New Zealand is dealing with a giant multi-billon dollar problem they call “leaky building syndrome”. It affects tens of thousands of homes and other buildings and it all goes back to a relaxation of building standards in the 1990s.
The price they are paying to solve the problem is far higher than the cost of building things right the first time — and that is without accounting for the health effects of humans living amid so much rot and mould.
Their crisis is not the first of its kind and it will not be the last. Similar patterns repeat all over the world.
The surprise about the problems at Opal Tower in Olympic Park is it was an expensive apartment tower. A two-bedroom apartment there is advertised for $930,000. Opal Tower’s structural failure is extremely bad news for the apartment market overall.
Market expectations are that top-end developments are put together with care and due diligence. If buyers can’t even trust top-end developments then the whole market for new apartments could have a problem. When buyers can’t tell which developments are high quality and which are not the only way to be safe is to stop buying new apartments altogether. That would be a big negative for apartment prices.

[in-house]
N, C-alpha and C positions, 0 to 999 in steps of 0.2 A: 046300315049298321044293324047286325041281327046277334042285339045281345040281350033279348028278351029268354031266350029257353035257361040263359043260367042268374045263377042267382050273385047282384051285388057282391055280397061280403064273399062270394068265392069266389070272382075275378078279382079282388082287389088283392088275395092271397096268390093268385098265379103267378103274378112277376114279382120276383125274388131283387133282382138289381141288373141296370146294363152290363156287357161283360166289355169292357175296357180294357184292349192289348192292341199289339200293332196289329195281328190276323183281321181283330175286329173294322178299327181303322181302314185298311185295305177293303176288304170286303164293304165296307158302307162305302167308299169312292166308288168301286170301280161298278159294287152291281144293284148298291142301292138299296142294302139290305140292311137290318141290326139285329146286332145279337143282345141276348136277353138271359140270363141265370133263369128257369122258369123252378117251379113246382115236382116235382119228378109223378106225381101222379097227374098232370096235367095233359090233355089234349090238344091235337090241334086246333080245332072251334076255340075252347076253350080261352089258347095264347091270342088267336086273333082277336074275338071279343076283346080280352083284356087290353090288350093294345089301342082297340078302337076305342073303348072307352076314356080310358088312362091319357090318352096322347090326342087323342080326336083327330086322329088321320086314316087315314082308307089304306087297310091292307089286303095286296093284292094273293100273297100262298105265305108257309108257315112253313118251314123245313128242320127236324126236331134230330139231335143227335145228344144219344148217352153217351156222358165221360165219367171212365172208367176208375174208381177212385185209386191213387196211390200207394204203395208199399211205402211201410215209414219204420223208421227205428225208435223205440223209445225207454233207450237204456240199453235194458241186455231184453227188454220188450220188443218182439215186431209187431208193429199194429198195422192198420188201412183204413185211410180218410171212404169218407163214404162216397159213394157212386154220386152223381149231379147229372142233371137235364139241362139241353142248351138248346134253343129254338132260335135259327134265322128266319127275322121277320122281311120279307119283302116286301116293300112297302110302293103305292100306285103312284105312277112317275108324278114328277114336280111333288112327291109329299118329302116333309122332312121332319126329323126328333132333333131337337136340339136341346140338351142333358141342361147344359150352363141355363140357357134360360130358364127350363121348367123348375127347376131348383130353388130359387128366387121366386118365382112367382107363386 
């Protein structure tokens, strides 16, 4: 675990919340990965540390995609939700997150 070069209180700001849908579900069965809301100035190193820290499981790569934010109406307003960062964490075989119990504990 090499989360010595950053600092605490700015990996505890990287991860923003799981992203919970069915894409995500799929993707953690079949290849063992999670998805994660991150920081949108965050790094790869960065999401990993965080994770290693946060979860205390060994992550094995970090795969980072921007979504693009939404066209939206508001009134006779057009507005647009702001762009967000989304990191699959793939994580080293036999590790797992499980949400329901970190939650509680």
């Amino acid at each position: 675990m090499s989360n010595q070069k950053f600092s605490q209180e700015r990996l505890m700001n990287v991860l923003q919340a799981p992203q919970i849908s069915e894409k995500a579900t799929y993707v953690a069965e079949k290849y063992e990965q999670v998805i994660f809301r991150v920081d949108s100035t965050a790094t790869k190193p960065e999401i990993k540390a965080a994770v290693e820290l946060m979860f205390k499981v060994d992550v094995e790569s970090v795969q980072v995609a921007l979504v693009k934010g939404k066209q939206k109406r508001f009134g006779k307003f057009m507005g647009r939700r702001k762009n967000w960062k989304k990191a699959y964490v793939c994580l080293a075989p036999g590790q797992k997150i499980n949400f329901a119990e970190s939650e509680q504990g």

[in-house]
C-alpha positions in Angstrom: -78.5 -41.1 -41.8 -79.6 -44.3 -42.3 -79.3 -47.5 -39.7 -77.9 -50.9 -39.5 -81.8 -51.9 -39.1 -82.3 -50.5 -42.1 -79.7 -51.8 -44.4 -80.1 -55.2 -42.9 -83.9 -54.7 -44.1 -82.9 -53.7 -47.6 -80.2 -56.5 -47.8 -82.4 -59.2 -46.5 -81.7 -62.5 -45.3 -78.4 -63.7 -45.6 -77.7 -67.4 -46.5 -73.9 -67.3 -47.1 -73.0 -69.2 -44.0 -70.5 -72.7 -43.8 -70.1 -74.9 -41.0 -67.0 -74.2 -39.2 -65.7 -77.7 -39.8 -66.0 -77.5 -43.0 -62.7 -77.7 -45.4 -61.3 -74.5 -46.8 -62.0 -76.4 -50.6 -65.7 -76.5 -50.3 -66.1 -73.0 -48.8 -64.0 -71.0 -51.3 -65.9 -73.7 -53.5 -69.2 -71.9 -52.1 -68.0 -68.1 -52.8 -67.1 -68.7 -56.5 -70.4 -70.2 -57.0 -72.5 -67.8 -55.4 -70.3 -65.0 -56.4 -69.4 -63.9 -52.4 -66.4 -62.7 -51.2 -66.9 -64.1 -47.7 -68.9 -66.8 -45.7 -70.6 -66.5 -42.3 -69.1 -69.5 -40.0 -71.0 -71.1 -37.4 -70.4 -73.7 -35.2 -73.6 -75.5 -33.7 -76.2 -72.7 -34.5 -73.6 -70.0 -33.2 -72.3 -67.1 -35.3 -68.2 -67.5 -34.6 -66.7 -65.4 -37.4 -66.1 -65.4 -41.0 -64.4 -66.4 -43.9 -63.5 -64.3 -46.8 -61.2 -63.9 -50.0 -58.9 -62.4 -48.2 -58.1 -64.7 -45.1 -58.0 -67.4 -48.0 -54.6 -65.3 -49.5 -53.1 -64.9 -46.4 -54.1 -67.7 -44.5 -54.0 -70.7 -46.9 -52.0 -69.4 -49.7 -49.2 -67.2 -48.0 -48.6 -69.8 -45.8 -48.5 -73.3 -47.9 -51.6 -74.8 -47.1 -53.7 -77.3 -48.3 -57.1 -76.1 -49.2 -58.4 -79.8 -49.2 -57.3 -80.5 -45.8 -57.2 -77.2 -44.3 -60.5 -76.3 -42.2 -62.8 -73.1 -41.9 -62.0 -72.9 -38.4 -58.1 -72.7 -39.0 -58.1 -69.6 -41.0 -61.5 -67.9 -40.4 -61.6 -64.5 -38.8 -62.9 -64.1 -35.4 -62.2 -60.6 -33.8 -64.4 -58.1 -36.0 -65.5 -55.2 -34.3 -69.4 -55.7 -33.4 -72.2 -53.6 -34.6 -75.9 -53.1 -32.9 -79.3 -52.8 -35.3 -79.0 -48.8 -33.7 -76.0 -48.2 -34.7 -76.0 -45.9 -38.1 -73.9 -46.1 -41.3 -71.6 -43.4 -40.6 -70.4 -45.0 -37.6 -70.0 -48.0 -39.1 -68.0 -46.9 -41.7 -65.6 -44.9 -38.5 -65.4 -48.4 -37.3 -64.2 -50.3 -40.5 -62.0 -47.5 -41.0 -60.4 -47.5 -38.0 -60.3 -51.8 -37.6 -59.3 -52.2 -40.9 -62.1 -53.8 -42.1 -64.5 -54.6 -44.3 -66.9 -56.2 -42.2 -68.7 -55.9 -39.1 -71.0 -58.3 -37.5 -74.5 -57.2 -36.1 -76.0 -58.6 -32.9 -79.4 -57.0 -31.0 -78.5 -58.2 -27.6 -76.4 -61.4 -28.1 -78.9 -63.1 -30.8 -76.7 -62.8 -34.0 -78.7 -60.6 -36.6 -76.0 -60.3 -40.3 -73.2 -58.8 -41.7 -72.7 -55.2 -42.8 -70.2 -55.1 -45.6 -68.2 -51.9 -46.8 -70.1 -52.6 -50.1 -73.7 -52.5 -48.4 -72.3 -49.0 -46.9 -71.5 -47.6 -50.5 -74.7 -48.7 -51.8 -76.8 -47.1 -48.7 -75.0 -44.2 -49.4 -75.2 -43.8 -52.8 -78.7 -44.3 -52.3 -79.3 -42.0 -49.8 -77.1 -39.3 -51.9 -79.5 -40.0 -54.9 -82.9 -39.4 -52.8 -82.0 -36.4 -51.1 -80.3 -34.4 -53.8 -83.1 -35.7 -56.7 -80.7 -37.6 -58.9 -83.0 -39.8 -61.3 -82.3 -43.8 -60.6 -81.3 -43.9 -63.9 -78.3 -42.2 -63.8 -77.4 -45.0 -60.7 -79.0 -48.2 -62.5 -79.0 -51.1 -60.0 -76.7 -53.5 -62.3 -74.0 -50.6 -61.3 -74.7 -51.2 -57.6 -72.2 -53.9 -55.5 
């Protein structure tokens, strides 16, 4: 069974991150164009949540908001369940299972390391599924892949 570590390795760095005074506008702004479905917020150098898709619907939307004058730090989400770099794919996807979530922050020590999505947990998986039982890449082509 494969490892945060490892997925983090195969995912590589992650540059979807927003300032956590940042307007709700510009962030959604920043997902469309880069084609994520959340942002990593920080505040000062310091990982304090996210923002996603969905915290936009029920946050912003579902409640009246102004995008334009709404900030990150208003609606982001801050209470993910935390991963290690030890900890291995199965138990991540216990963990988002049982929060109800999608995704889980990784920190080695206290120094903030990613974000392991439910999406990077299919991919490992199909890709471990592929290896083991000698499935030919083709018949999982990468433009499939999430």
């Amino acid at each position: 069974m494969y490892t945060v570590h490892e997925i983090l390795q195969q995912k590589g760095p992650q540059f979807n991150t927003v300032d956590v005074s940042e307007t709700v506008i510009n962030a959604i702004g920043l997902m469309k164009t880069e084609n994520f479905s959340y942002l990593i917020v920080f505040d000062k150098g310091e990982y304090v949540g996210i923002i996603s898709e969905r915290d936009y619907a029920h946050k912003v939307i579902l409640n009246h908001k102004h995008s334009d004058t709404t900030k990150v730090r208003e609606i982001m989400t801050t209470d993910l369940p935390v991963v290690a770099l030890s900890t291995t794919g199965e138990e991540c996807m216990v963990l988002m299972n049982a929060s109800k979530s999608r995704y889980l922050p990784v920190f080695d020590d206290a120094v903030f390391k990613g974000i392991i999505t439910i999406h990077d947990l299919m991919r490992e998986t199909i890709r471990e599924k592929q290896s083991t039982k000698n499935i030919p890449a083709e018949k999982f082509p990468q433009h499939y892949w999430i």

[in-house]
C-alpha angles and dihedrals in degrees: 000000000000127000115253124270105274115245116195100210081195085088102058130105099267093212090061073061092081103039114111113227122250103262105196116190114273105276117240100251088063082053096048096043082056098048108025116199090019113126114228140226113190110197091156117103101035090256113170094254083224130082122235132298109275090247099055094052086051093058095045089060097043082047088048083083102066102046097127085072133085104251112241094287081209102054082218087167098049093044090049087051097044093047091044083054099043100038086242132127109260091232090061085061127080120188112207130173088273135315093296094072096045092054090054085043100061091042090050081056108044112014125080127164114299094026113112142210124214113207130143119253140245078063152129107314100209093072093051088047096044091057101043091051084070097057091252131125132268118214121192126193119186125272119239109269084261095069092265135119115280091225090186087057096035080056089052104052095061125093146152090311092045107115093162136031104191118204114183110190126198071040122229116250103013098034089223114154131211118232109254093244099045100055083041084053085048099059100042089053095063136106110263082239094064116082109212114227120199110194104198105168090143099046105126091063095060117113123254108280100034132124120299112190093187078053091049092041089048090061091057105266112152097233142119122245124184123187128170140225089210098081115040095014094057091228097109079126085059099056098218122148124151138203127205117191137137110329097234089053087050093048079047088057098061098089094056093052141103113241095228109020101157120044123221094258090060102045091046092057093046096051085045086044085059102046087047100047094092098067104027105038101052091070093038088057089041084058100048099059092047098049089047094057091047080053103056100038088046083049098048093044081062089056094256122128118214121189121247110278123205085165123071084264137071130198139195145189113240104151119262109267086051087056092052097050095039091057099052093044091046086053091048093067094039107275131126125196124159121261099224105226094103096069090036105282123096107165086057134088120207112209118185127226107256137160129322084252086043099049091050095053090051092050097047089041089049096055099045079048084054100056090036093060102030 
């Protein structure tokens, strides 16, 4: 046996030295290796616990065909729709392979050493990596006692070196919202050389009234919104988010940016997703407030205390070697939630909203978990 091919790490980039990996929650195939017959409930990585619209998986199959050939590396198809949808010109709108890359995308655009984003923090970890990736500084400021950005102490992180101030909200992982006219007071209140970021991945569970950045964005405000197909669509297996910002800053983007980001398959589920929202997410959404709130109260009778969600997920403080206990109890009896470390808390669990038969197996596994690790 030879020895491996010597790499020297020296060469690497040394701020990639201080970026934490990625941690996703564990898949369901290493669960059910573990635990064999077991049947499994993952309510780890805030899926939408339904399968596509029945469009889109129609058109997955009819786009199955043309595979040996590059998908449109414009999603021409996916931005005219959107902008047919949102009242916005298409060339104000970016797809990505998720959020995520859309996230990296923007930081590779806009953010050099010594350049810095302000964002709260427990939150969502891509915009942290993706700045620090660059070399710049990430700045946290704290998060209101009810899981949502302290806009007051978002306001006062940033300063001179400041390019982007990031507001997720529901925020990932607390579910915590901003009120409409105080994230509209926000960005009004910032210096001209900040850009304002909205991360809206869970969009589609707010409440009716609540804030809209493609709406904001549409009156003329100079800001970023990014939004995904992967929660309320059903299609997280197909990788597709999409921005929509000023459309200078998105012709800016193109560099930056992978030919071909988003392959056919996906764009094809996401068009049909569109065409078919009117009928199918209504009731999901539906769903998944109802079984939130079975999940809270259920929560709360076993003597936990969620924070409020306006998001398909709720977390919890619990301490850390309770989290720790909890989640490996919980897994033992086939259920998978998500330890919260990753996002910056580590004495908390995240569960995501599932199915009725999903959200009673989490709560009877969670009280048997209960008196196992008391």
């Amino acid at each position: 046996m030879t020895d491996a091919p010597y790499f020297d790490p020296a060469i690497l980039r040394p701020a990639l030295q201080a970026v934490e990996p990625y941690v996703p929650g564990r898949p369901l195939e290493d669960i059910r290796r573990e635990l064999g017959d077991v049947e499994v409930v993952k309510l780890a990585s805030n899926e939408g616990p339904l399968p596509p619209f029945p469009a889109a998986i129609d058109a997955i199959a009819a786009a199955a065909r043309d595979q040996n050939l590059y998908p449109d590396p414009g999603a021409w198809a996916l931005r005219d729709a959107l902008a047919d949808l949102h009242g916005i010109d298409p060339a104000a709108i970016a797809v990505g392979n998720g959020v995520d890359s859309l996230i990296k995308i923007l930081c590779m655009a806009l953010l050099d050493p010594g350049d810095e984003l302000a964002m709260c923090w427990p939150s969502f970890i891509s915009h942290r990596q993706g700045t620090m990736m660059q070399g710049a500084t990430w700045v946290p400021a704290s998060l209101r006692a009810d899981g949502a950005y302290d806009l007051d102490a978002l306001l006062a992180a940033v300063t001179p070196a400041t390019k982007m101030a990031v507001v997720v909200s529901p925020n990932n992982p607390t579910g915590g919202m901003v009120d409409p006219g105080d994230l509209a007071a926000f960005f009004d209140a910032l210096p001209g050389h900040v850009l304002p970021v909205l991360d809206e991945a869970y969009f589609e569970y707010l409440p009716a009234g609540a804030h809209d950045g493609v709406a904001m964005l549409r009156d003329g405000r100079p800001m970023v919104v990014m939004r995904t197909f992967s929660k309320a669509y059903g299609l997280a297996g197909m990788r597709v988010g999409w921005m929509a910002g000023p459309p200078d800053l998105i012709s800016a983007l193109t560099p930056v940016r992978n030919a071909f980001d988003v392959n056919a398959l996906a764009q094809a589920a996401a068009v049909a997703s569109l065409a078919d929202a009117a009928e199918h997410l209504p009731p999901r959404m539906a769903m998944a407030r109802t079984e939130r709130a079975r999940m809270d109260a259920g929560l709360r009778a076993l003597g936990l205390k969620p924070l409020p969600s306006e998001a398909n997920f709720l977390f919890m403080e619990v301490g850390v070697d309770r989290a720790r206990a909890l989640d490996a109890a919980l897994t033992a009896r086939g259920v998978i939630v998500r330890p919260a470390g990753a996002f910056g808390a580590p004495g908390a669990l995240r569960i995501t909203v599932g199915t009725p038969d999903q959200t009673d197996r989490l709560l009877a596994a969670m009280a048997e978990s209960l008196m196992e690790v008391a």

Even worse is if banks can’t distinguish between good quality apartments and bad. Banks make mortgage loans cheaply because they are backed by the underlying asset. The bank gets to own the home if you default and it can get its money back. This is the difference between a mortgage (interest rate 4 per cent) and a credit card (interest rate 18 per cent).
If you default on a defective apartment with structural problems the bank is stuck with something it can’t easily sell. They don’t want that. If banks stopped lending for the purchase of new high-rise apartments then the bottom would really fall out. There is no signal yet they plan to do that. But after Opal Tower’s problems you can bet they are reassessing all their lending policies.
THE BIG PICTURE
The future of our country is at stake. The cities where most of us live are changing rapidly and, Professor Randolph says, it is crucial those changes are for the best.
“All our planning strategies are about building higher-density cities and if we can’t build good quality high density housing then the idea of the compact city and urban consolidation and the battle against sprawl … is going to fall on its face,” he said.
Jason Murphy is an economist who writes the blog Thomas the Think Engine